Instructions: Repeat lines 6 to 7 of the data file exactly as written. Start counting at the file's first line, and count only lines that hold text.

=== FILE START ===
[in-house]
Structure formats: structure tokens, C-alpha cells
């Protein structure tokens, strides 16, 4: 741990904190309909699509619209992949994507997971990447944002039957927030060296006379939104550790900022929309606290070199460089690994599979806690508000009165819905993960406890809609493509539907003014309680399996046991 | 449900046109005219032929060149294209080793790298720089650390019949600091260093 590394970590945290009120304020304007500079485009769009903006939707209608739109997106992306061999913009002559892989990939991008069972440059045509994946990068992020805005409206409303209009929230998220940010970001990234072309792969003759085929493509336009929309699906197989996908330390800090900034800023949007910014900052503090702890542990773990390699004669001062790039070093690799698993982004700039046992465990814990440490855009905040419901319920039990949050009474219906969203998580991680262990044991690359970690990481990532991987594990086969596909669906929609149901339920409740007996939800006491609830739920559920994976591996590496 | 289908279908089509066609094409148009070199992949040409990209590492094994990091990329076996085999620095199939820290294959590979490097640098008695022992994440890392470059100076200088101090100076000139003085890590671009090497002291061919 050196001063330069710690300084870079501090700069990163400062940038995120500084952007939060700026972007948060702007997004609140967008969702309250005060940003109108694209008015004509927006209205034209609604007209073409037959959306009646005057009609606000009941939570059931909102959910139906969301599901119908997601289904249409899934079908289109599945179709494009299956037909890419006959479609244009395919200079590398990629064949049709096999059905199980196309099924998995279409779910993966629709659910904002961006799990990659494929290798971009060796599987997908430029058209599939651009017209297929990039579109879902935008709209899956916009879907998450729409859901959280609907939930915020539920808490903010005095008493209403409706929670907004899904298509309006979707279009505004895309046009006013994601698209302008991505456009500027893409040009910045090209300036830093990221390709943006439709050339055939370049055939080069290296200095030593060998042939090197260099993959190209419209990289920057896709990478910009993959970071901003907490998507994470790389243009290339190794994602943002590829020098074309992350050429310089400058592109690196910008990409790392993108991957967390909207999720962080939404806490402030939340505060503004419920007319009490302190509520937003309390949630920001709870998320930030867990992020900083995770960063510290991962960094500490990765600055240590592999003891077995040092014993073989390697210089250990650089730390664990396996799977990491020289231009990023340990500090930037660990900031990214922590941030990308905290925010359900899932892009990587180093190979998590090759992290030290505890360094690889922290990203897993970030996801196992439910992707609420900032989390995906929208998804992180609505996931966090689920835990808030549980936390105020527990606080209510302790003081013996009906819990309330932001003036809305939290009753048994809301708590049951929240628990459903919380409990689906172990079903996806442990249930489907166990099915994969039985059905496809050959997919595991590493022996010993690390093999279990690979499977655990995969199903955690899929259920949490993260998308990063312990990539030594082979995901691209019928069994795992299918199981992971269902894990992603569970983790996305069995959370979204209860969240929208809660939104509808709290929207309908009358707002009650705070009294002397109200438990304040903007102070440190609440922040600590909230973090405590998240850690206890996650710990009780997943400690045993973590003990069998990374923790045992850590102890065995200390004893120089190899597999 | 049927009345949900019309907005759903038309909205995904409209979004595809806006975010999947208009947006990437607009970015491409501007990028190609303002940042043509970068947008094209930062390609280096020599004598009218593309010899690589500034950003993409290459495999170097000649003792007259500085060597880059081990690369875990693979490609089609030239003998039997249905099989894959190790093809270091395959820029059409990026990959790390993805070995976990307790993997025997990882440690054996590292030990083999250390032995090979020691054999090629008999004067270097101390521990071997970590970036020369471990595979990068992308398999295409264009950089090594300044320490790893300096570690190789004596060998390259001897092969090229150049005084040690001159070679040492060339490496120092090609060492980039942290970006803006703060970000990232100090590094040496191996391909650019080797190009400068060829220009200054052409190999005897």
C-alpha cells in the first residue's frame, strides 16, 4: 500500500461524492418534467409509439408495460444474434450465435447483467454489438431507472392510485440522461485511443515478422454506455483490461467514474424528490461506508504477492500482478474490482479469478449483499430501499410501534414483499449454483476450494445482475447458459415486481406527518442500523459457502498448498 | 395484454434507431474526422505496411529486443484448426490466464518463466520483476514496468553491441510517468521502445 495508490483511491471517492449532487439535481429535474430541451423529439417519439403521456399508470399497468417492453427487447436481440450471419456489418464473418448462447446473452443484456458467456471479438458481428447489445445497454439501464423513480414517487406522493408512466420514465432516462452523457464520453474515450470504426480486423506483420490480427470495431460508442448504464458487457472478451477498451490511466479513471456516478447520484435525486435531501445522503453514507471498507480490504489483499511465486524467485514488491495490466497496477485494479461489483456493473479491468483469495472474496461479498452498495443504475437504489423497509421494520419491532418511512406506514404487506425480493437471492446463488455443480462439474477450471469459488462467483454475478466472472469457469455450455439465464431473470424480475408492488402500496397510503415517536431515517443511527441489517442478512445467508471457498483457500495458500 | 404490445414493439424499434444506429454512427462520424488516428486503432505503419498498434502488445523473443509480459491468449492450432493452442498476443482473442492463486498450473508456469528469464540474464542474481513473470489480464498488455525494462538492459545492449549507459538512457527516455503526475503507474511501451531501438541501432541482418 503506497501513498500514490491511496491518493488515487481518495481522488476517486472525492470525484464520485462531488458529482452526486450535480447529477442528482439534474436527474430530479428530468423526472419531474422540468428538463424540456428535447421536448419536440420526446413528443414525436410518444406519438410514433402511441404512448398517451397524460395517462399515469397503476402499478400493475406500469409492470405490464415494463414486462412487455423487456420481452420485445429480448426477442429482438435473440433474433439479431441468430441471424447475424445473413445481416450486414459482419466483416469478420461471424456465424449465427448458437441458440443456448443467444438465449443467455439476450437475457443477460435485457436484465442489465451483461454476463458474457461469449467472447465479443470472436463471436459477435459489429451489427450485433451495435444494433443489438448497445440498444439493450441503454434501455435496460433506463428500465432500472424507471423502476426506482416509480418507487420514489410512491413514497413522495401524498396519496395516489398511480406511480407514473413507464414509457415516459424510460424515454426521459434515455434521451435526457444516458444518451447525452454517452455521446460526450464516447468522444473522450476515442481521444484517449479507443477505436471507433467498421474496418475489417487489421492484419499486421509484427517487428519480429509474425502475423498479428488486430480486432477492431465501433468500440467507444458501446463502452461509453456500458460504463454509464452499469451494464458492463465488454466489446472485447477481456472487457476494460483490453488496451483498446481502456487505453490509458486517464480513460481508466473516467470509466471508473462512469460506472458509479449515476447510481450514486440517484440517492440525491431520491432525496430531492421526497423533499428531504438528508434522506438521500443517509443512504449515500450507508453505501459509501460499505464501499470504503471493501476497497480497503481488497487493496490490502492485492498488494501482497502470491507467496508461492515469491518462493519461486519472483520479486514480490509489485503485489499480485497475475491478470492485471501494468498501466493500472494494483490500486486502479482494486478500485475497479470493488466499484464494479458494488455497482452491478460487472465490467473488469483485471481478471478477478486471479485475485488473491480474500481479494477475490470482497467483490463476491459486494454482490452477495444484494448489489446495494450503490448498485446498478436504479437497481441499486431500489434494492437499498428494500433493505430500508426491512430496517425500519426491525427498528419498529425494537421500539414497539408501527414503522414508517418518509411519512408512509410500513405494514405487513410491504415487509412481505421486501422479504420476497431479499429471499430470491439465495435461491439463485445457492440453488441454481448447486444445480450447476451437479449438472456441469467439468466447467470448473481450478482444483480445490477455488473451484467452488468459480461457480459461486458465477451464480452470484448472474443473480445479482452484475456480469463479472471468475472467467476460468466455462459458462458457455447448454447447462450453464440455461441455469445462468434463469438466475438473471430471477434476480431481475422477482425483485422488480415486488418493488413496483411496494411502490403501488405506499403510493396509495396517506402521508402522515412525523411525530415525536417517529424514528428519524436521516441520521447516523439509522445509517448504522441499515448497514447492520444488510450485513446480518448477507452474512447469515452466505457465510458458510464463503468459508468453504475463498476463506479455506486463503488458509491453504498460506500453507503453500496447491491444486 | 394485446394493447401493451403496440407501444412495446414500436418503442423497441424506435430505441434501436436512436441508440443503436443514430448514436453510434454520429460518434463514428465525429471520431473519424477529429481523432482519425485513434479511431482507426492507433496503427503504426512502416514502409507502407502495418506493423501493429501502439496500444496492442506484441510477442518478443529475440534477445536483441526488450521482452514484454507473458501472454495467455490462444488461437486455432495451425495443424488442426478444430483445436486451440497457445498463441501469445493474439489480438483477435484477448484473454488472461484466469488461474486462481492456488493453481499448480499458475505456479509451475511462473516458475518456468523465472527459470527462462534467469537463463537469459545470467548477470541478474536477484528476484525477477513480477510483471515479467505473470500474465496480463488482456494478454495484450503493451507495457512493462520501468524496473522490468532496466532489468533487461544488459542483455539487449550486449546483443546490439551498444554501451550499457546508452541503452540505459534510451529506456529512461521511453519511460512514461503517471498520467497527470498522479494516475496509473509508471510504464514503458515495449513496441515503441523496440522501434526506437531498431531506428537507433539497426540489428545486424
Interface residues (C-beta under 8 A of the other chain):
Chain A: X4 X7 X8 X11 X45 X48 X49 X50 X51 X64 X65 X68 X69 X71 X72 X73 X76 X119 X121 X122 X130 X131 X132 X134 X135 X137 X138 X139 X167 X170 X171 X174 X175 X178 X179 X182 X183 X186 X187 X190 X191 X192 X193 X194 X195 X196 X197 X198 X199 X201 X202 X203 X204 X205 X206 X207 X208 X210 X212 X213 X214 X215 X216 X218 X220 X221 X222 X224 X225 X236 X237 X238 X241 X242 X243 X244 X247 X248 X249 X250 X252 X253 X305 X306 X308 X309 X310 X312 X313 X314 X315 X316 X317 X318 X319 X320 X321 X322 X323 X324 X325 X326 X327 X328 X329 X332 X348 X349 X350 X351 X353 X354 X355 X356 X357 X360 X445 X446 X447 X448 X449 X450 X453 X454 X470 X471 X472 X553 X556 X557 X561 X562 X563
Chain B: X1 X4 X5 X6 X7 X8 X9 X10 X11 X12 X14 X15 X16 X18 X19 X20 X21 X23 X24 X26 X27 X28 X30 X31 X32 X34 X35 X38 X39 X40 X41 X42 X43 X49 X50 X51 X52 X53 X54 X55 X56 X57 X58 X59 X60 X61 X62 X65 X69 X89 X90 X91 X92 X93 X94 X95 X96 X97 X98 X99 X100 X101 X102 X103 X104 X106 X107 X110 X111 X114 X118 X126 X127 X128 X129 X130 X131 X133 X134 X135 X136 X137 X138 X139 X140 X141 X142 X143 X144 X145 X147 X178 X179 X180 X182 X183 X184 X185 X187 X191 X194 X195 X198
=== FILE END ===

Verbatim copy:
Chain A: X4 X7 X8 X11 X45 X48 X49 X50 X51 X64 X65 X68 X69 X71 X72 X73 X76 X119 X121 X122 X130 X131 X132 X134 X135 X137 X138 X139 X167 X170 X171 X174 X175 X178 X179 X182 X183 X186 X187 X190 X191 X192 X193 X194 X195 X196 X197 X198 X199 X201 X202 X203 X204 X205 X206 X207 X208 X210 X212 X213 X214 X215 X216 X218 X220 X221 X222 X224 X225 X236 X237 X238 X241 X242 X243 X244 X247 X248 X249 X250 X252 X253 X305 X306 X308 X309 X310 X312 X313 X314 X315 X316 X317 X318 X319 X320 X321 X322 X323 X324 X325 X326 X327 X328 X329 X332 X348 X349 X350 X351 X353 X354 X355 X356 X357 X360 X445 X446 X447 X448 X449 X450 X453 X454 X470 X471 X472 X553 X556 X557 X561 X562 X563
Chain B: X1 X4 X5 X6 X7 X8 X9 X10 X11 X12 X14 X15 X16 X18 X19 X20 X21 X23 X24 X26 X27 X28 X30 X31 X32 X34 X35 X38 X39 X40 X41 X42 X43 X49 X50 X51 X52 X53 X54 X55 X56 X57 X58 X59 X60 X61 X62 X65 X69 X89 X90 X91 X92 X93 X94 X95 X96 X97 X98 X99 X100 X101 X102 X103 X104 X106 X107 X110 X111 X114 X118 X126 X127 X128 X129 X130 X131 X133 X134 X135 X136 X137 X138 X139 X140 X141 X142 X143 X144 X145 X147 X178 X179 X180 X182 X183 X184 X185 X187 X191 X194 X195 X198